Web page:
Living Wage Week by Councillor Matthew Brown
There is a lot of talk these days about “investing in our people,” alongside recognition that looking after employees is good for business. Often these conversations are focused on training opportunities, flexible working hours or added benefits, but the essential starting point is ensuring that you are paying enough to cover the real cost of living.
Preston City Council became the first employer in the north of England accredited by the Living wage Foundation in 2012, although we started paying the Living Wage from 2009. Preston City Council also encourages its expansion through our procurement practices and works collaboratively with others to do the same. There are now 45 businesses and organisations in Preston who are accredited by the Living Wage Foundation and Preston City Council as Living Wage partners. What this means is that they have all committed to pay their staff at least the current rate of £8.75 an hour and the new amount announced in Living Wage Week 2018. This list includes SMEs, charities and public sector organisations, who are all investing in their people in a real way.
Last week Preston received national recognition for its position of most improved city in the Demos-PwC Good Growth for Cities 2018 index which ranks cities according to a series of indicators of economic performance and quality of life. Employment, health, income and skills are important factors for economic success and wellbeing and we believe that the real Living Wage plays a role in this. We are proud to receive national recognition for the work we have done alongside partners in the last 12 months, but recognise that there is still much to be done.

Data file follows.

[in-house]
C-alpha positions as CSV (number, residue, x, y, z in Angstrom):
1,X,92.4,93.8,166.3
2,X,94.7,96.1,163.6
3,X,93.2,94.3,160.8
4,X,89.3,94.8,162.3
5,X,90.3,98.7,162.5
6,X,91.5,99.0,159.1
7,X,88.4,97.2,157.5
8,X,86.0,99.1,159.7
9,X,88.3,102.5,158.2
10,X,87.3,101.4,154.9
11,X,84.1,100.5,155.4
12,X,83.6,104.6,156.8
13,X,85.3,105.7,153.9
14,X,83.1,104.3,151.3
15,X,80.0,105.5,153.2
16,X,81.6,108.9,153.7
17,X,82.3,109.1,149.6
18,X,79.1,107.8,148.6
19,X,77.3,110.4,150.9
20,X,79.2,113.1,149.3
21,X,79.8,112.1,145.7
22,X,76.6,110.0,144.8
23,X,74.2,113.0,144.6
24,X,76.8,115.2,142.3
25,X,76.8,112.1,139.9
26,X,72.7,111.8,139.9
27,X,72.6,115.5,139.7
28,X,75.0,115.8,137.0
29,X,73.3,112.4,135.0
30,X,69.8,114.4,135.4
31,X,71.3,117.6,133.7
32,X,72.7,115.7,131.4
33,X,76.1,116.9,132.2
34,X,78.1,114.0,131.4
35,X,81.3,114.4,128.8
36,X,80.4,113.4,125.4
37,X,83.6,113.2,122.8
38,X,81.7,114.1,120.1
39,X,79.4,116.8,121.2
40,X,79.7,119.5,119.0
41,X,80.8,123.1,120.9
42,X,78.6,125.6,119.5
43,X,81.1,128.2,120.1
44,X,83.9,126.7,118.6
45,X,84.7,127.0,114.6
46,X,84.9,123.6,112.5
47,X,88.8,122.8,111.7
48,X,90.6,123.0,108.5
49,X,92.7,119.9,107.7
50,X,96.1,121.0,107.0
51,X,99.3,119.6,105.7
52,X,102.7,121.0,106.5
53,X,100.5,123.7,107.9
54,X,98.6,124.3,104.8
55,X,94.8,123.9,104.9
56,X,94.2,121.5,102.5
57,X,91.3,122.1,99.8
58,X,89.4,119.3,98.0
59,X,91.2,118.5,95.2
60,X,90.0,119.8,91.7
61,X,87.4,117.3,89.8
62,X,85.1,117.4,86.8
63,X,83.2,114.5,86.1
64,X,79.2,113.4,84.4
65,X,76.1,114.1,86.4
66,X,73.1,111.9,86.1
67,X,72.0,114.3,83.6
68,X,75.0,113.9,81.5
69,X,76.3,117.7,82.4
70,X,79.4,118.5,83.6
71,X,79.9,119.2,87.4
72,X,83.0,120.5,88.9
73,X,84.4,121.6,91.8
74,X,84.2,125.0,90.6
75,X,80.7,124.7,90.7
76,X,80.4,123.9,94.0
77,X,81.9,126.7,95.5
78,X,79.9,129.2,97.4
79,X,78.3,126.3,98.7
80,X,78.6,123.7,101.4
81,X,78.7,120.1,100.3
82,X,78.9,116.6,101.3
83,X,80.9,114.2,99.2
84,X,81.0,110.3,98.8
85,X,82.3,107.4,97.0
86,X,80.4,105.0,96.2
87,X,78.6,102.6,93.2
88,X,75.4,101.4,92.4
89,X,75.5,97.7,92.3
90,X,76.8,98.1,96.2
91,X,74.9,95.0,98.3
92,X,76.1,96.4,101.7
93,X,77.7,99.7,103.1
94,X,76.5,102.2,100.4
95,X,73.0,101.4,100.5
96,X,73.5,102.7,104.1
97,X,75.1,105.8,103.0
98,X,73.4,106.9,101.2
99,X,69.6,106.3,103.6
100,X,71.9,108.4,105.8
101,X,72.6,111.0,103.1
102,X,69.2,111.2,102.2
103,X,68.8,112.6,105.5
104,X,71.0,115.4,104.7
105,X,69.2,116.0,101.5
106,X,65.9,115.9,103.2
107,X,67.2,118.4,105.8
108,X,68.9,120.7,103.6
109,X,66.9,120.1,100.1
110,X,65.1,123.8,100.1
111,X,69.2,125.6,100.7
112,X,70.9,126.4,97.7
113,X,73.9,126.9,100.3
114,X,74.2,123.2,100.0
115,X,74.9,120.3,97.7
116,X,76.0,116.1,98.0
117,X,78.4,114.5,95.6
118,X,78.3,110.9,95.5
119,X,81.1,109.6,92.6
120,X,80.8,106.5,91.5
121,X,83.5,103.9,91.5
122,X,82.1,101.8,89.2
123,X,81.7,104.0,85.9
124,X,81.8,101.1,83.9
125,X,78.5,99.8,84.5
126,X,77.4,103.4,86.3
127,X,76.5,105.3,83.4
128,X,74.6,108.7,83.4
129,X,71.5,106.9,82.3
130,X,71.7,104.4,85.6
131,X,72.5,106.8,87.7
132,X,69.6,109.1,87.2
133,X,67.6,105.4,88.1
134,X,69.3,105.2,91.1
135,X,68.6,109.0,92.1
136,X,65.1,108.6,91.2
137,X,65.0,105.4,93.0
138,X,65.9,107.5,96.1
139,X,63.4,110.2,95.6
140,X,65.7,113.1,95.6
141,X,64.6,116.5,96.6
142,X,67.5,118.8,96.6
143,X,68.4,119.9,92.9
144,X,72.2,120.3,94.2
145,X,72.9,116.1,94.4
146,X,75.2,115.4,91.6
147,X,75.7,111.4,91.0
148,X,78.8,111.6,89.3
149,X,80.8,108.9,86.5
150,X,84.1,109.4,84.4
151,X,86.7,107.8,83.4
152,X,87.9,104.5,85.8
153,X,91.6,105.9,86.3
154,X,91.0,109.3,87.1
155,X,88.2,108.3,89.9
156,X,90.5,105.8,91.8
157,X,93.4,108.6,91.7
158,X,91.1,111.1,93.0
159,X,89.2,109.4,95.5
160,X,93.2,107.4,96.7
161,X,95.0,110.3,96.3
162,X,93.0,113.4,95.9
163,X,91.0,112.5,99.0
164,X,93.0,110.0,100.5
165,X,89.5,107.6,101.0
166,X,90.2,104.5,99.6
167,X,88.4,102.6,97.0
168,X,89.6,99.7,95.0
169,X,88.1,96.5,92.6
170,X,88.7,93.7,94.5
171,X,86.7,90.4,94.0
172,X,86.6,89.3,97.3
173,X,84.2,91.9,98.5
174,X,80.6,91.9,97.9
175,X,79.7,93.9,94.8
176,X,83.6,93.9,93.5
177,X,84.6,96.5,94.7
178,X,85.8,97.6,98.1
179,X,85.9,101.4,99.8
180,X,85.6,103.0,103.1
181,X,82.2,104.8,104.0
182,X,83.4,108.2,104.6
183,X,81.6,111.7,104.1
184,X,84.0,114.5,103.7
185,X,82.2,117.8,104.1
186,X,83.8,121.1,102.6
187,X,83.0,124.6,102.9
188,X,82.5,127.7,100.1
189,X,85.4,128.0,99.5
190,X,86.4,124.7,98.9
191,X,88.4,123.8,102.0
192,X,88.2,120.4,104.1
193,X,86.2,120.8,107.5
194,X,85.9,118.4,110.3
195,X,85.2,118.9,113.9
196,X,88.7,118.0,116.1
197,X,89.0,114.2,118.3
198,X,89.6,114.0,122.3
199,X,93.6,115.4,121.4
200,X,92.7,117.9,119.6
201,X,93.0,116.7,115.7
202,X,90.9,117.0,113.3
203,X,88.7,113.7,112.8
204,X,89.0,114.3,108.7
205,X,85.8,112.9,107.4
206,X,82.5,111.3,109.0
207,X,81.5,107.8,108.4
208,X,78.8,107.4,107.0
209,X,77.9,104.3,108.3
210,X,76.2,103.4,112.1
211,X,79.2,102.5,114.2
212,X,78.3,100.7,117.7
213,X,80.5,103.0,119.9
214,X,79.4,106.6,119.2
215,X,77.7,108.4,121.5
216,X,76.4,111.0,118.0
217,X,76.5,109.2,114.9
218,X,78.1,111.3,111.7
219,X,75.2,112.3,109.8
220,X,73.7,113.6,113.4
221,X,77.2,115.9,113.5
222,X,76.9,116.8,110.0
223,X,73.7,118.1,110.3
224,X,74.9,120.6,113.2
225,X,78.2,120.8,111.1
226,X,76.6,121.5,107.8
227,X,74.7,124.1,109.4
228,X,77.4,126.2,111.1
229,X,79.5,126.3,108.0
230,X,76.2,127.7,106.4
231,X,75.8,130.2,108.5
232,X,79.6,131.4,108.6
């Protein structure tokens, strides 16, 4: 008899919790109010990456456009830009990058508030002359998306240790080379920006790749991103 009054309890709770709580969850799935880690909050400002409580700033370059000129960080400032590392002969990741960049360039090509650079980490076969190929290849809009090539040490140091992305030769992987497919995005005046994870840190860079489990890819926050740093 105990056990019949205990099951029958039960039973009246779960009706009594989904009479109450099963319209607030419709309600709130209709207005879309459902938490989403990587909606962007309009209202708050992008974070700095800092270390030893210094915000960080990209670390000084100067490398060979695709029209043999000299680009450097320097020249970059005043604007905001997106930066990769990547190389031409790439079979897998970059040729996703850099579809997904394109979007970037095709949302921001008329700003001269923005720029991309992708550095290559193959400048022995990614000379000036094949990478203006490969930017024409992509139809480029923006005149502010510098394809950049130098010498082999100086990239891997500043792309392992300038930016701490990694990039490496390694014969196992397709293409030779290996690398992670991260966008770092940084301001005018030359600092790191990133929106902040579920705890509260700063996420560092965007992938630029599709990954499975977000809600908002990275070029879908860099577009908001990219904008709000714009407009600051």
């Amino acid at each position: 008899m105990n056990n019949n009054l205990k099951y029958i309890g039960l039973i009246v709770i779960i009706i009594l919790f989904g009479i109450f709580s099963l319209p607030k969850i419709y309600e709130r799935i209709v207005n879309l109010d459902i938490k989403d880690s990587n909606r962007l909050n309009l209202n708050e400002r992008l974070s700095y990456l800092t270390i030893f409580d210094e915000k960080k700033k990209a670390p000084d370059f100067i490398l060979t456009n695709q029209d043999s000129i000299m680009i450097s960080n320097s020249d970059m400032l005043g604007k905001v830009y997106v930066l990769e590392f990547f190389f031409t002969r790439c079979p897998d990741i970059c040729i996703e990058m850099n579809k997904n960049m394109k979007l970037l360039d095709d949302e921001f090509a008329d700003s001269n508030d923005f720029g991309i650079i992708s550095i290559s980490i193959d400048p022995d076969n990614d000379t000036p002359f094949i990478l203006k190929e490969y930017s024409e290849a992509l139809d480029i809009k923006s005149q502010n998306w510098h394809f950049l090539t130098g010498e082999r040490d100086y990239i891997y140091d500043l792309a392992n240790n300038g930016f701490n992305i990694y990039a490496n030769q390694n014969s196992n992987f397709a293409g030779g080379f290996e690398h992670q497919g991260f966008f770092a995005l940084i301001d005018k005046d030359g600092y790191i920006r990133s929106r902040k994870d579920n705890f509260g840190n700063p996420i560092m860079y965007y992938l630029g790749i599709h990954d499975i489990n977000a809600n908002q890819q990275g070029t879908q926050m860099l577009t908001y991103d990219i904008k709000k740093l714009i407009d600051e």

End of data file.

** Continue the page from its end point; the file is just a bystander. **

We are also delighted these achievements are evidenced further by recent ONS statistics showing we are the best council area in Lancashire for people receiving the real Living Wage for people who work in Preston.
The Living Wage plays an important role in community wealth building, and I am committed to continuing to work with local partners to further increase the number of Living Wage employers in Preston. In fact, my goal is for Preston to not just be a city with Living Wage employers, but to in fact become a Living Wage City. However to achieve that ambition, we need more employers to recognise the benefits and commit to paying their staff a wage that covers the real cost of living.